I cannot judge him as he went through hell as a child and adolescent. He suffered emotional, verbal and physical abuse almost on a daily basis. I cannot think how different his life would have been with a supportive loving father.

    When I see criminals, I see many who had hellish childhoods and were dealt a very bad hand. They chose to do ill but it might not have been.

    I refuse to hate them, judge them and only feel empathy for them. We do not know the live they lead. Ronnie suffered from sexual abuse which is very difficult to overcome.

    I hope his family will be at peace. I hope the family's of the victim's will find peace.

  • BH Tremonton, UT
    July 18, 2011 3:19 p.m.

    John Adams quotes:
    'A murderer, for instance, one that sheds innocent blood, cannot have forgiveness. David sought repentance at the hand of God... for the murder of Uriah; but he could only get it through hell: he got a promise that his soul should not be left in hell....(Teachings, p. 339) "

    I am totally aware of this quote. I am also totally aware, and you may be also, that most LDS church prophets since have specifically avoided confirming this teaching, and have repeatedly taught that the only unforgivable sin is denying the Holy Ghost. This teaching is much more in harmony with Holy Scripture.

    John also says "It never ceases to amaze me how so many members of the Church know so little regaring Church doctrine."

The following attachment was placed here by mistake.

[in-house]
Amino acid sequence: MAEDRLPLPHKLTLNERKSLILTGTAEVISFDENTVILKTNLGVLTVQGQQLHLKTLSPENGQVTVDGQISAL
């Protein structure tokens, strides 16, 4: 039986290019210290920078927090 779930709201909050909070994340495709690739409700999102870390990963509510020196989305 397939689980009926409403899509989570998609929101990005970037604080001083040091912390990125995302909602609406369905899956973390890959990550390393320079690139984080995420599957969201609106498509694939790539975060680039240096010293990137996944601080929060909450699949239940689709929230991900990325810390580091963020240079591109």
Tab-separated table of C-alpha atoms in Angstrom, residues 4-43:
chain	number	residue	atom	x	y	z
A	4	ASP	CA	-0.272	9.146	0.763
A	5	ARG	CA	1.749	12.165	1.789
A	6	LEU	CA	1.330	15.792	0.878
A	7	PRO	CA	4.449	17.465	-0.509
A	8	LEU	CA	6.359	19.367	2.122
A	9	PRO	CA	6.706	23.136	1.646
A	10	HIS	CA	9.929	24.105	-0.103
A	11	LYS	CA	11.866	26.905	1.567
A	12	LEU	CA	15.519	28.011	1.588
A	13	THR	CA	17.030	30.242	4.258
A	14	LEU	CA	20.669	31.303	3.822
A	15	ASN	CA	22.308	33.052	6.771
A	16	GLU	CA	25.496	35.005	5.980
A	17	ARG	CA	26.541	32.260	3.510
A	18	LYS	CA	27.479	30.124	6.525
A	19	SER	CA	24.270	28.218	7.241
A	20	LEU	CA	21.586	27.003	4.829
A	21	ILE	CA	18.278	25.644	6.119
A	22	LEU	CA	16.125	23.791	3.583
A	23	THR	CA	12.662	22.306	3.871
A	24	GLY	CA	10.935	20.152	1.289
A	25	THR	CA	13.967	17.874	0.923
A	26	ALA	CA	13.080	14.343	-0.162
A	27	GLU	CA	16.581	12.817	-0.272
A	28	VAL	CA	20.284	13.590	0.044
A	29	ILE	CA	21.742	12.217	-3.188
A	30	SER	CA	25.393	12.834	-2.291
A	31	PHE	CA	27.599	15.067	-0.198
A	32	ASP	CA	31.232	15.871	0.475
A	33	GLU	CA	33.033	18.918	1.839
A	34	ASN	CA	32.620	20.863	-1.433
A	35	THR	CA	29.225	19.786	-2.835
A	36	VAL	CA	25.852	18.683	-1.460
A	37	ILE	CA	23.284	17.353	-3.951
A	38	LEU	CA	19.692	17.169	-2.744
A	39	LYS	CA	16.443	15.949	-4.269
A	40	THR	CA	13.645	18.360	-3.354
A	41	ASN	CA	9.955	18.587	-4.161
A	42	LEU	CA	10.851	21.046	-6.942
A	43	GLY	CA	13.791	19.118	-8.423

Members of the LDS church need to be much more cautious about teaching doctrine not founded in scripture or LDS doctrine. For example, one above eludes to a "different" atonement outside that of Jesus Christ. This is not only without scriptural or doctirnal foundation, but contradicts Christ's own teachings.

  • rubycrownedkinglet West Valley, UT
    July 18, 2011 3:14 p.m.

    I am amazed and stupefied by the comments on this board. They fall into four categories:

    1. Appreciative of Bradshaw; Very few of these.

    2. Argue Mormon doctine about mercy/justice and punishment for murderers and so forth. Too many comments.

    3. Outright hatred and condemnation for Ronnie.

    4. Suspicion about Mr. Bradshaw's motives.

    Thanks to all who fall into the first category. No thanks to #2 comments; this is not at all about what the articles are about. I am amazed at the vitriolic comment of the 3rd group against someone they probably had never met. And, finally, I am aghast at the 4th group.

  • belted kingfisher West Valley, UT
    July 18, 2011 2:58 p.m.

    I found the articles about Ronnie Lee Gardner and Mr. Bradshaw to be highly human and beautiful. Bradshaw is a remarkable human being. This story fully discloses the power of the human being either to be both destructive and constructive or positive and negative. Our impact in this world will be felt by those around us. Bradshaw chose to be a change agent for the betterment of the prisoners he worked with including Ronnie.

    Ronnie was very much a product of a horrible childhood but also he came to realize the harm he had commited and was truly contrite and sorrowful. His life exhibited the fact that as humans we make mistakes and we are both positive and negative.